Given all these factors, who are the likeliest candidates for the EU top three in 2014? Of the Mediterranean countries, none seem to have a potential claim on a top EU post. Mario Draghi already heads the European Central Bank. And Franco Frattini – a former Italian foreign minister and European commissioner – is currently angling to succeed Anders Fogh Rasmussen as NATO secretary general in 2014. (Frattini faces competition from Belgium's Pieter De Crem, Norway's Espen Bath Eide, Slovenia's Danilo Türk, Slovakia's Miroslav Lajcak and perhaps even Turkey's president, Abdullah Gül, for the NATO post.)
Rasmussen would probably make a good high representative, especially as the former Danish prime minister could draw on his NATO experience to help develop the EU’s weak security and military structures. But the current Danish government, headed by former MEP Helle Thorning-Schmidt, is a coalition of socialist parties which would not nominate Rasmussen, a liberal. Thorning-Schmidt is currently so unpopular as prime minster that she herself is rumoured to be interested in the role of EU commissioner.
Nonetheless, Rasmussen should still be counted as a possible Council president since his candidature could be considered without an initial nomination from the Danes. Serving as the EU's rotating chairman during Denmark's 2002 EU presidency, Rasmussen successfully concluded tough negotiations over the terms of admission of eight new EU member-states, experience which should count strongly in his favour. This assumes that the post can be held by someone from a non-euro area country, however.
Poland’s current prime minister, Donald Tusk, and its eloquent foreign minister, Radek Sikorski, are clear favourites for the post of Commission president and high representative respectively, though of course both jobs could not go to Poles. Germany might back Tusk in order to cement Berlin’s political alliance with Warsaw and because it is time for someone from one of the newer member-states to get a top job. But would Tusk be strong enough to lead the Commission in difficult times, or even willing to seek the EPP's nomination for president? If not, his name should be included in the rather small pool of potential candidates to succeed Van Rompuy.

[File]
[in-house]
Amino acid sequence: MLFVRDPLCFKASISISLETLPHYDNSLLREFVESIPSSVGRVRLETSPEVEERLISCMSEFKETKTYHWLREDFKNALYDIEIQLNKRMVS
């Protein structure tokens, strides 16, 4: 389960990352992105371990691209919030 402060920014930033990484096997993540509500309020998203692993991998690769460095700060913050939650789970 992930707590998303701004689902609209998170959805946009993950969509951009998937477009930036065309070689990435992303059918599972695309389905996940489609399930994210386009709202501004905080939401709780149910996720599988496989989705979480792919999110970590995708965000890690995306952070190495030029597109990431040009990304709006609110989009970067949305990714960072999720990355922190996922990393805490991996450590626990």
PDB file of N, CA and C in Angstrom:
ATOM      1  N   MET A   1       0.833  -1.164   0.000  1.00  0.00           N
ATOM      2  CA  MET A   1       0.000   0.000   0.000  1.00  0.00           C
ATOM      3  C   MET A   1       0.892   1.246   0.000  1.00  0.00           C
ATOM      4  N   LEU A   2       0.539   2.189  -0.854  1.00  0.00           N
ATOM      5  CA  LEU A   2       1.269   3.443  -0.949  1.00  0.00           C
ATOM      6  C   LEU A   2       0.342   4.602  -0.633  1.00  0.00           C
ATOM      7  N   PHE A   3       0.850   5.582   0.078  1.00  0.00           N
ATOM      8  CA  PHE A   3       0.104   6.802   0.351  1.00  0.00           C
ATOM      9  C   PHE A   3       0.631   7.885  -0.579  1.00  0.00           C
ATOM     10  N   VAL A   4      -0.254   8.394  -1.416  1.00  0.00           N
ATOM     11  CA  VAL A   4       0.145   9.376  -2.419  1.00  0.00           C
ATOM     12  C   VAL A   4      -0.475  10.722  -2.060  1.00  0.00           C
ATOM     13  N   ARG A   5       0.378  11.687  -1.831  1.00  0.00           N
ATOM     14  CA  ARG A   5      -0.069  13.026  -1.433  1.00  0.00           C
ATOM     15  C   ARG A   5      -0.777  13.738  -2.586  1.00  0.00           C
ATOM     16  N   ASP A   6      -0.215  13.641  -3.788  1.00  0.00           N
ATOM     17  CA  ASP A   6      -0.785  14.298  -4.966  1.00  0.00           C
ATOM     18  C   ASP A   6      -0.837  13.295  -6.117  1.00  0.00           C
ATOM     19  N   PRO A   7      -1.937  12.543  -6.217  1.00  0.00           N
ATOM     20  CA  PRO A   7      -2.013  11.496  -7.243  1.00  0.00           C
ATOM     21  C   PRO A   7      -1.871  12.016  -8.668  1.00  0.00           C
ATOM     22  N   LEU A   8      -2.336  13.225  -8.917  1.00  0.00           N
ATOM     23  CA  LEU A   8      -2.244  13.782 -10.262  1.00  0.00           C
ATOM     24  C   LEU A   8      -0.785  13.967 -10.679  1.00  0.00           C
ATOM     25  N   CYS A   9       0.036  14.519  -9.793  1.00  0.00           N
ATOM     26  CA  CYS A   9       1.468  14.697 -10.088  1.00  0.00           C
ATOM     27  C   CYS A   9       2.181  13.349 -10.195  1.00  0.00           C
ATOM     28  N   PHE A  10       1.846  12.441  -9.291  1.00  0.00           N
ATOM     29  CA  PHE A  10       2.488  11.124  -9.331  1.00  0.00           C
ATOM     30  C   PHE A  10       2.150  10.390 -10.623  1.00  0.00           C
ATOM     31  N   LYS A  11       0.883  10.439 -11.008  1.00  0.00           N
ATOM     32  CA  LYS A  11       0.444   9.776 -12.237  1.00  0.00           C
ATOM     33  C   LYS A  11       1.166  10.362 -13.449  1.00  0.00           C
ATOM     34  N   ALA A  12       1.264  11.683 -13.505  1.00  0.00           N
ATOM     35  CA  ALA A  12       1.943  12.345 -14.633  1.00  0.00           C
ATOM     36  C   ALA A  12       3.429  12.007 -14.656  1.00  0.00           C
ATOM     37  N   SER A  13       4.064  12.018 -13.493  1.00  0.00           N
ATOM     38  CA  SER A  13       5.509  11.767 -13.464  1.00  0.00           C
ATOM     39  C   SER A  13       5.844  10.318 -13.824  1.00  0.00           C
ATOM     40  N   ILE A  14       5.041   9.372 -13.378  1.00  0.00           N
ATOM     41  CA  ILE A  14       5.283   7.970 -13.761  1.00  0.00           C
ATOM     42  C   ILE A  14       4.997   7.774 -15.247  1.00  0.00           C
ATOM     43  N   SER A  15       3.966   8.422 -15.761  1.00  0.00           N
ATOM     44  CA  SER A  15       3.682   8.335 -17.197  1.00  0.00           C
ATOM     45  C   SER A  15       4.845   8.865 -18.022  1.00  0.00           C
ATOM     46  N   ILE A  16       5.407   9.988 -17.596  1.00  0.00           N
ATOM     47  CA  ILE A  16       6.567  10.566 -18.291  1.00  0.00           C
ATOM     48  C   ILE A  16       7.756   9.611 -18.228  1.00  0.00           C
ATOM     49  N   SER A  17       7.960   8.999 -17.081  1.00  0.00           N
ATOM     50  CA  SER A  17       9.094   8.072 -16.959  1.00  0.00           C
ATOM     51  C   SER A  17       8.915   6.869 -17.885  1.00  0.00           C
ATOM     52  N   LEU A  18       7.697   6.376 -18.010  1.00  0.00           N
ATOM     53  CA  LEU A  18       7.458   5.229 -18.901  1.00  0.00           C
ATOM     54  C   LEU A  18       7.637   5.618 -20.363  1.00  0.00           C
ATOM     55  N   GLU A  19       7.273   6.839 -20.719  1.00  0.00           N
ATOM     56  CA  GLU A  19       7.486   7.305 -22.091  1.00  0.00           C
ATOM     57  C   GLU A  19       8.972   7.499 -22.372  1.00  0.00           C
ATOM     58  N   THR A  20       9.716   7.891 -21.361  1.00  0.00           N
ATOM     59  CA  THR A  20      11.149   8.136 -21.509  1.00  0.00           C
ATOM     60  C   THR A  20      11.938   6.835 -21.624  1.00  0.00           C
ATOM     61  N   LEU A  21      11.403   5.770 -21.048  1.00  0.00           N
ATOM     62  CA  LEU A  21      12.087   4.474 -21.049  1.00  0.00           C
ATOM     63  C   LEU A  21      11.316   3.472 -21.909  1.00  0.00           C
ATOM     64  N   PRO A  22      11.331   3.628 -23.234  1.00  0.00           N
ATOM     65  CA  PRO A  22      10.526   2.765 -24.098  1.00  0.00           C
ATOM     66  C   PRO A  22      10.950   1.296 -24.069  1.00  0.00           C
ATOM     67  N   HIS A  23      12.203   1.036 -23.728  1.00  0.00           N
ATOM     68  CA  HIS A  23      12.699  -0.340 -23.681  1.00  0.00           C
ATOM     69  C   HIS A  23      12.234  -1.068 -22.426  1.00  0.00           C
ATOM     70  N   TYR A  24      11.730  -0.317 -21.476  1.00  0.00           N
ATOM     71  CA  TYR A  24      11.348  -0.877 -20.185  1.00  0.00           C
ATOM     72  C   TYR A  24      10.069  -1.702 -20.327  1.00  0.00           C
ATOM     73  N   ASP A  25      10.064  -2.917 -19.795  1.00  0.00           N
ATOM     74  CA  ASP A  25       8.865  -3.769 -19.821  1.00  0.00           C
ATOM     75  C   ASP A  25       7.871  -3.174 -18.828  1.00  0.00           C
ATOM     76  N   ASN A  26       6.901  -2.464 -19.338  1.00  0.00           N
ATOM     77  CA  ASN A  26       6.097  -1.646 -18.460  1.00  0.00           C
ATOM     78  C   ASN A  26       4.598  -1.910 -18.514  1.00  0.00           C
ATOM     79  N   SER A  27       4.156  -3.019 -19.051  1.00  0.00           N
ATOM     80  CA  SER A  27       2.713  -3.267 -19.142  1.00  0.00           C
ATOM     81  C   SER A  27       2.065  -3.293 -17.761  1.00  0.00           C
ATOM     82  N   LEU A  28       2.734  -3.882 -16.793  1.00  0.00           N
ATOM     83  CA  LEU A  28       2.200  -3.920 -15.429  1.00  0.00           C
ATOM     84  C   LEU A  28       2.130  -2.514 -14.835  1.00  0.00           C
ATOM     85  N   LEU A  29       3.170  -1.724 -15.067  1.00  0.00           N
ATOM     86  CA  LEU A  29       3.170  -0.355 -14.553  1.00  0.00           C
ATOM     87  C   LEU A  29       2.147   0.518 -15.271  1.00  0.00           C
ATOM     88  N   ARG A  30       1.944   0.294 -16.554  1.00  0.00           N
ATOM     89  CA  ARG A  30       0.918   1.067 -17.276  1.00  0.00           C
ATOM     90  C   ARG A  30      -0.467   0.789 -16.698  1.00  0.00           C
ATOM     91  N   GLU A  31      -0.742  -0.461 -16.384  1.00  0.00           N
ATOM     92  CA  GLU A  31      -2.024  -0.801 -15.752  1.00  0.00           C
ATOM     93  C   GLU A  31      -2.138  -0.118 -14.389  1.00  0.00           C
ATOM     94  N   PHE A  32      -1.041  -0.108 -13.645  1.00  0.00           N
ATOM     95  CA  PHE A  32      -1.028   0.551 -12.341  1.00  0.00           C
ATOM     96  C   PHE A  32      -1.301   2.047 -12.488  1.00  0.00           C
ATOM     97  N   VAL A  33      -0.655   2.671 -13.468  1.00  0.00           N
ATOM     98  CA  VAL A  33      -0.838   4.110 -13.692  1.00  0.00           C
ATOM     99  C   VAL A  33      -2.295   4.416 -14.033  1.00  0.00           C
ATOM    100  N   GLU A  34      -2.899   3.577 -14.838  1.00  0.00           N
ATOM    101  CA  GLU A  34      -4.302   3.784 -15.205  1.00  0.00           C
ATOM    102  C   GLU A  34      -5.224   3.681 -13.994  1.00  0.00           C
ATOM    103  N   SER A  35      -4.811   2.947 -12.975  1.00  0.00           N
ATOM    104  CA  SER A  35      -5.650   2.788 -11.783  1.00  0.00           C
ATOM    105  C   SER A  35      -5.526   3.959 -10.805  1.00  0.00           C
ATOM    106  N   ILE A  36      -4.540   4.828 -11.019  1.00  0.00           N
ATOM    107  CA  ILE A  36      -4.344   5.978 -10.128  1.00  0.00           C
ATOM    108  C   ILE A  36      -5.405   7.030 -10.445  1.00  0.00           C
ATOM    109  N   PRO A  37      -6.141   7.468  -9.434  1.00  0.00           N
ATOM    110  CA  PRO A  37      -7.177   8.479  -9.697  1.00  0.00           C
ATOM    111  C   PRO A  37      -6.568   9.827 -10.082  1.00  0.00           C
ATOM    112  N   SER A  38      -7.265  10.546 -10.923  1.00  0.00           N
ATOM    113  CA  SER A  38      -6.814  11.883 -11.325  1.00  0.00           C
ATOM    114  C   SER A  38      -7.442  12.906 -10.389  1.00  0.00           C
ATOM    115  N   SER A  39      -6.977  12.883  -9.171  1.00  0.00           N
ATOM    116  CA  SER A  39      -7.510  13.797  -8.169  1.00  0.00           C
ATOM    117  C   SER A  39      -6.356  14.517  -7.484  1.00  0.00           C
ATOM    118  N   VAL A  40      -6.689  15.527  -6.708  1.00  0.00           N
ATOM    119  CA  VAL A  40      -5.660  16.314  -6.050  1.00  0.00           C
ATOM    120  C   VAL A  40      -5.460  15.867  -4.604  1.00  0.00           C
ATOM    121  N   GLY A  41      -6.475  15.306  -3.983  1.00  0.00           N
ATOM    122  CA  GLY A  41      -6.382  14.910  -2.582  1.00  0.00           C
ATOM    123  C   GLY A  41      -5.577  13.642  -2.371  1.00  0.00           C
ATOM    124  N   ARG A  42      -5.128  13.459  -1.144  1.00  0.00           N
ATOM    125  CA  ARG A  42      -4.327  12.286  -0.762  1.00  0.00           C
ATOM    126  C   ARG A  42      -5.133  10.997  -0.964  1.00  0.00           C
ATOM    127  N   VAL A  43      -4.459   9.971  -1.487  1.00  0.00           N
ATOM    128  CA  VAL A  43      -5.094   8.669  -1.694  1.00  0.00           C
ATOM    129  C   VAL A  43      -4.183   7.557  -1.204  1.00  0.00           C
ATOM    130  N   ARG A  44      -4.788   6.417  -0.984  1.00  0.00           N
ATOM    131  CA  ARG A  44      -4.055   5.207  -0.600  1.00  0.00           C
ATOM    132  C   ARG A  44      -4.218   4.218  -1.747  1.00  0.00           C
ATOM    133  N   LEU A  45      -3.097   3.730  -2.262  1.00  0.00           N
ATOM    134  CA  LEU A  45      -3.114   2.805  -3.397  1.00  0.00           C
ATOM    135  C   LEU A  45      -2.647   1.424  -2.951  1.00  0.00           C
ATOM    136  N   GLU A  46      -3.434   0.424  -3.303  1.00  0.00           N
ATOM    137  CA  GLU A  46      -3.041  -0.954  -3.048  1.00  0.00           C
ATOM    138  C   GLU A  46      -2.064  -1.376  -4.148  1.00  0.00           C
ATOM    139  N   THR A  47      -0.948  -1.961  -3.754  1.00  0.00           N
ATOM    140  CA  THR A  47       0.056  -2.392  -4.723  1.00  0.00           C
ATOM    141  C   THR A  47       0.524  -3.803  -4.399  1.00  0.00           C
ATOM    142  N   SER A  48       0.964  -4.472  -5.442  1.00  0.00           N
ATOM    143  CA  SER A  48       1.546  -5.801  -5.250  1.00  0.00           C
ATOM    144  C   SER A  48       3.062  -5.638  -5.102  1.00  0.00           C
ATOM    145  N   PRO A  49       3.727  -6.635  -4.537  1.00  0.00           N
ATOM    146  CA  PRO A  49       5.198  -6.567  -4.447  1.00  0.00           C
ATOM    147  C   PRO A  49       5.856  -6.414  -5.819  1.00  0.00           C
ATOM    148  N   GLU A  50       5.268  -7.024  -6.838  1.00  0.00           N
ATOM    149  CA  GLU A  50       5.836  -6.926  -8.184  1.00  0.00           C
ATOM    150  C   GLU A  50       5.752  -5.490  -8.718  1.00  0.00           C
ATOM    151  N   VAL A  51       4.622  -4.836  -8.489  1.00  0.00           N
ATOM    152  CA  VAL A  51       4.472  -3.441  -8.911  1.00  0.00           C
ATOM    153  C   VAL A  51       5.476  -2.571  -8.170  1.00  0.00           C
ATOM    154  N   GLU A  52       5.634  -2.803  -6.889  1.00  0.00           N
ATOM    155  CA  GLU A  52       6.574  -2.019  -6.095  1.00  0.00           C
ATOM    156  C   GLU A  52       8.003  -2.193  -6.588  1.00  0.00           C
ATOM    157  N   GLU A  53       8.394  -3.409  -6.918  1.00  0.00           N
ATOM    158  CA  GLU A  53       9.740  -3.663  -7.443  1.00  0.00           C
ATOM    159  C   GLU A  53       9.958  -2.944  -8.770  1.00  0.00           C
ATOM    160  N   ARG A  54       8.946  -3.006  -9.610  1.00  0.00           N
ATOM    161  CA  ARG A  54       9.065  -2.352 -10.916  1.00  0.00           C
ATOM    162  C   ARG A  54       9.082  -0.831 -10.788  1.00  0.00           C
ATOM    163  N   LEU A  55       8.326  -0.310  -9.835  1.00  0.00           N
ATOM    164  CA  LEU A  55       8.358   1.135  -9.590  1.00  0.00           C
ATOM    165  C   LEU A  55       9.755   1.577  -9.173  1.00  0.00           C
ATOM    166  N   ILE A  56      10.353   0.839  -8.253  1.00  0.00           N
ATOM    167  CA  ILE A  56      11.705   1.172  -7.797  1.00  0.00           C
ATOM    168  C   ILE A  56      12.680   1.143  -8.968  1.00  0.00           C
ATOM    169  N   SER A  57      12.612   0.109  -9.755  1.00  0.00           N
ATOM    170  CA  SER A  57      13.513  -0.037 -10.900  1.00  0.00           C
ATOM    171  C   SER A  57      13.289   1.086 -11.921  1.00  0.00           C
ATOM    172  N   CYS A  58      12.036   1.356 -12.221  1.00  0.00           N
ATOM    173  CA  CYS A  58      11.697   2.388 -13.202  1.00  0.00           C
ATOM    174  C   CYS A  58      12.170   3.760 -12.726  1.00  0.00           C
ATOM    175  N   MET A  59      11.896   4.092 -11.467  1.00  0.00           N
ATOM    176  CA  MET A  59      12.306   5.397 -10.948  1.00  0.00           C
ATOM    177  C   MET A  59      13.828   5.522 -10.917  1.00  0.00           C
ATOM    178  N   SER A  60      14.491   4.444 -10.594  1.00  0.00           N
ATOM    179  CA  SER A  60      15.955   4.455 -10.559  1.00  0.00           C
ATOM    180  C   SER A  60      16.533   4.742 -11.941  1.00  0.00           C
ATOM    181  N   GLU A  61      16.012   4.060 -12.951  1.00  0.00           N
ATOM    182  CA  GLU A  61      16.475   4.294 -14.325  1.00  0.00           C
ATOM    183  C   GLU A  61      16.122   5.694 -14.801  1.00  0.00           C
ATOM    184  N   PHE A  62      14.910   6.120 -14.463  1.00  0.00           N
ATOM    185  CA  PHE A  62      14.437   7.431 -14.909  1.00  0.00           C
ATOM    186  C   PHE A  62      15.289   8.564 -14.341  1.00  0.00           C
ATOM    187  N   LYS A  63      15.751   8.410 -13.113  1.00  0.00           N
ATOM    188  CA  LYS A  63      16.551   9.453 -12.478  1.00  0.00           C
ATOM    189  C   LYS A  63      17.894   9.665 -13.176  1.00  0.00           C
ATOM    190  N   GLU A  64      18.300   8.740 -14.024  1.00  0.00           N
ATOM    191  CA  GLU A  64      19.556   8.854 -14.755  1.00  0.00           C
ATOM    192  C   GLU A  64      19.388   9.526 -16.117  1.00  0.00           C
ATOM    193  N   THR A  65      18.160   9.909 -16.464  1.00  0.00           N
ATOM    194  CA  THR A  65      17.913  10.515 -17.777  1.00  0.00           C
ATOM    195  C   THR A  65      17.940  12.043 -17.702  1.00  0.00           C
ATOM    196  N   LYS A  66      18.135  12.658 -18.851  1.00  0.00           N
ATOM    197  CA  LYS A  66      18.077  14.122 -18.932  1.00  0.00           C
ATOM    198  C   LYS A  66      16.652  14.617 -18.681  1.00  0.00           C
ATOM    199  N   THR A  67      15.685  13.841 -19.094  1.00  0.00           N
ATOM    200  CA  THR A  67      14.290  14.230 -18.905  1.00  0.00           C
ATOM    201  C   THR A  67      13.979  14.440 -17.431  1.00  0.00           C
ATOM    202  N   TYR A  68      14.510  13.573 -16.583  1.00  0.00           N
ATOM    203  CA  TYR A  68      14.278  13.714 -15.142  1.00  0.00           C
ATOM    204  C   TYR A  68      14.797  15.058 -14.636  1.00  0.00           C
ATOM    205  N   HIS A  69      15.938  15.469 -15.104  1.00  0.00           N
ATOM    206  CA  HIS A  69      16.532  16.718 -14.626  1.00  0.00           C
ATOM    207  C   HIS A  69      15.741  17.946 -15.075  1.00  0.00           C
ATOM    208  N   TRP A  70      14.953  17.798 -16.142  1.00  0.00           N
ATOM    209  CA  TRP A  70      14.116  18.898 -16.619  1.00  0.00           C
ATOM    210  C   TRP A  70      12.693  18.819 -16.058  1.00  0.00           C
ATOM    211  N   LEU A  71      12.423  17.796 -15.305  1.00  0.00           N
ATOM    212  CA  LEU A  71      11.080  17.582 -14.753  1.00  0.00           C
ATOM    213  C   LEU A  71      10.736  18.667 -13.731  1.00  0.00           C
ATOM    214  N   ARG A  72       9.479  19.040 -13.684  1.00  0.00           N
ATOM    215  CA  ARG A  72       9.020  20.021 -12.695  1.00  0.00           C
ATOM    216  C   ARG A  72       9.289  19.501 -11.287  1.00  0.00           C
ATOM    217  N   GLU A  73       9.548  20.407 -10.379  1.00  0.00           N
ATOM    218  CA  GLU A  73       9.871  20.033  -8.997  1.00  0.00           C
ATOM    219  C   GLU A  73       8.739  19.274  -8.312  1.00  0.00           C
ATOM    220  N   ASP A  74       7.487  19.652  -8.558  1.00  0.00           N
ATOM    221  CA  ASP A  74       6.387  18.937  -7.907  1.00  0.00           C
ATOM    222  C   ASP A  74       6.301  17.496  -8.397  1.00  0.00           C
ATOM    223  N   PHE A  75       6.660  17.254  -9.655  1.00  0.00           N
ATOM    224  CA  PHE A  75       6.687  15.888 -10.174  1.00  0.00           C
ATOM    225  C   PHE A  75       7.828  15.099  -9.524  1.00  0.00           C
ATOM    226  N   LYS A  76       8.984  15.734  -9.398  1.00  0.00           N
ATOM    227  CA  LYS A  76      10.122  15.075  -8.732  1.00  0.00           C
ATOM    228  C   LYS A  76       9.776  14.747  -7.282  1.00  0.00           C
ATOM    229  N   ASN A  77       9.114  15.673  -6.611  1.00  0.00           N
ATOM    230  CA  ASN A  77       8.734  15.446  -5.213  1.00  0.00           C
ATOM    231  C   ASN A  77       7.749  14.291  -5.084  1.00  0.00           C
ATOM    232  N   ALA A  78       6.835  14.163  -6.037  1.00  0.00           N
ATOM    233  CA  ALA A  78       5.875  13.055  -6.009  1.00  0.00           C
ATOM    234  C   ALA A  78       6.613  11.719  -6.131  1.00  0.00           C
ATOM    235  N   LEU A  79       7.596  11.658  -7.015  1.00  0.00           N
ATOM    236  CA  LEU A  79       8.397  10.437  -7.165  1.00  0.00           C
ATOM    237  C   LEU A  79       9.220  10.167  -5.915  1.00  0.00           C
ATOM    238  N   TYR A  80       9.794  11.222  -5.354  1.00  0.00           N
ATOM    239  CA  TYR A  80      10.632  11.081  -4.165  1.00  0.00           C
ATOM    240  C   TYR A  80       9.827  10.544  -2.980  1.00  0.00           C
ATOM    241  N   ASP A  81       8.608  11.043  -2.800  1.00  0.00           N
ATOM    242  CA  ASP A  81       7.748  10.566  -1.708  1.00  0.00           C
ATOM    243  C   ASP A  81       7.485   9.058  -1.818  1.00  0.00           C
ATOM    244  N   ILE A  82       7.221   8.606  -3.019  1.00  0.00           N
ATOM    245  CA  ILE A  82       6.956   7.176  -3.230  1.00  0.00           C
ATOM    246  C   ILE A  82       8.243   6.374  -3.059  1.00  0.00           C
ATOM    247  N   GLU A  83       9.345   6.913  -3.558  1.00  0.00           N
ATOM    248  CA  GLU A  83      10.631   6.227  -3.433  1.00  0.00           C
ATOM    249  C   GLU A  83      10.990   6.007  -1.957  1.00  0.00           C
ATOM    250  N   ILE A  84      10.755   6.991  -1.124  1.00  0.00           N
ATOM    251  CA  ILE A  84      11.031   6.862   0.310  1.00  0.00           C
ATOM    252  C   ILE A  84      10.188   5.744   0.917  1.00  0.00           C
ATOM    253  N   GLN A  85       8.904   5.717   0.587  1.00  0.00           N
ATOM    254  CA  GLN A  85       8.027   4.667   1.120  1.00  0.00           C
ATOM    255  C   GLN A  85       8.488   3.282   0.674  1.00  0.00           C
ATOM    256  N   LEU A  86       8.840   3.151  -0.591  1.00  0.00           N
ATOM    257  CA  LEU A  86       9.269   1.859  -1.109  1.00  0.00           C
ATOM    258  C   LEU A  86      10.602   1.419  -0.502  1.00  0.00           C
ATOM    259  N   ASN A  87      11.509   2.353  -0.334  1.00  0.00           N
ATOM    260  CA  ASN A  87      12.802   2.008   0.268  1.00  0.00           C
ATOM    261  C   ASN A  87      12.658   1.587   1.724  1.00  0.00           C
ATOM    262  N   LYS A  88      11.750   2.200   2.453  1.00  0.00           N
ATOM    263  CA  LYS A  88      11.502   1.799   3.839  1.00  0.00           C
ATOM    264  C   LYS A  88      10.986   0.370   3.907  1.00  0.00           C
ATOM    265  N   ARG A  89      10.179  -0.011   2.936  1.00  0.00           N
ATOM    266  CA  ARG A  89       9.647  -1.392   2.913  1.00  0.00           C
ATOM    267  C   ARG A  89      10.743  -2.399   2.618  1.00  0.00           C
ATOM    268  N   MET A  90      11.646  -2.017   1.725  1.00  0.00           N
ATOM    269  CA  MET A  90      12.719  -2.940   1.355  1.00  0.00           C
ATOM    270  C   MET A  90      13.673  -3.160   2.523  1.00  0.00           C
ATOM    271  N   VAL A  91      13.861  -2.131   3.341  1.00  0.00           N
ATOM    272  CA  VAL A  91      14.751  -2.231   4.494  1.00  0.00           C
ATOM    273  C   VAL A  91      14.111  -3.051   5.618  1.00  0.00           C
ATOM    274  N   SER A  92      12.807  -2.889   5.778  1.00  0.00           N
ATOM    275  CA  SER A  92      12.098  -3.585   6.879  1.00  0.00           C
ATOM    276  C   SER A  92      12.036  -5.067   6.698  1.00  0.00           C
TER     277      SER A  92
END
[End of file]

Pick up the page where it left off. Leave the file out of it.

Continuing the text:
Another variable is whether Sikorski may replace Ban-Ki Moon as secretary general of the United Nations since, under the UN practice of Buggins’ turn, the next incumbent looks likely to be an Eastern European. Even if not, the UK is thought to be opposed to the outspoken and ambitious Sikorski becoming high representative: despite his British roots he has become a champion of European integration. Other potential candidates include Sweden’s Carl Bildt, Finland’s Alexander Stubb or Bulgaria's Kristalina Georgieva. The latter has impressed many as the EU's humanitarian aid commissioner.
Alternatively, Europe’s leaders may decide that – given current political realities – it would be prudent to fill one of the top EU posts with a German. Frank-Walter Steinmeier, the Bundestag opposition leader, and a former foreign minister, might secure the high representative post, for example. Even if his Social Democratic Party is not in government after September, Steinmeier has significant bi-partisan appeal and was vice-chancellor in Germany’s 2005-2009 grand coalition. Furthermore, his appointment would signal a new German interest in taking on more leadership responsibility in foreign policy.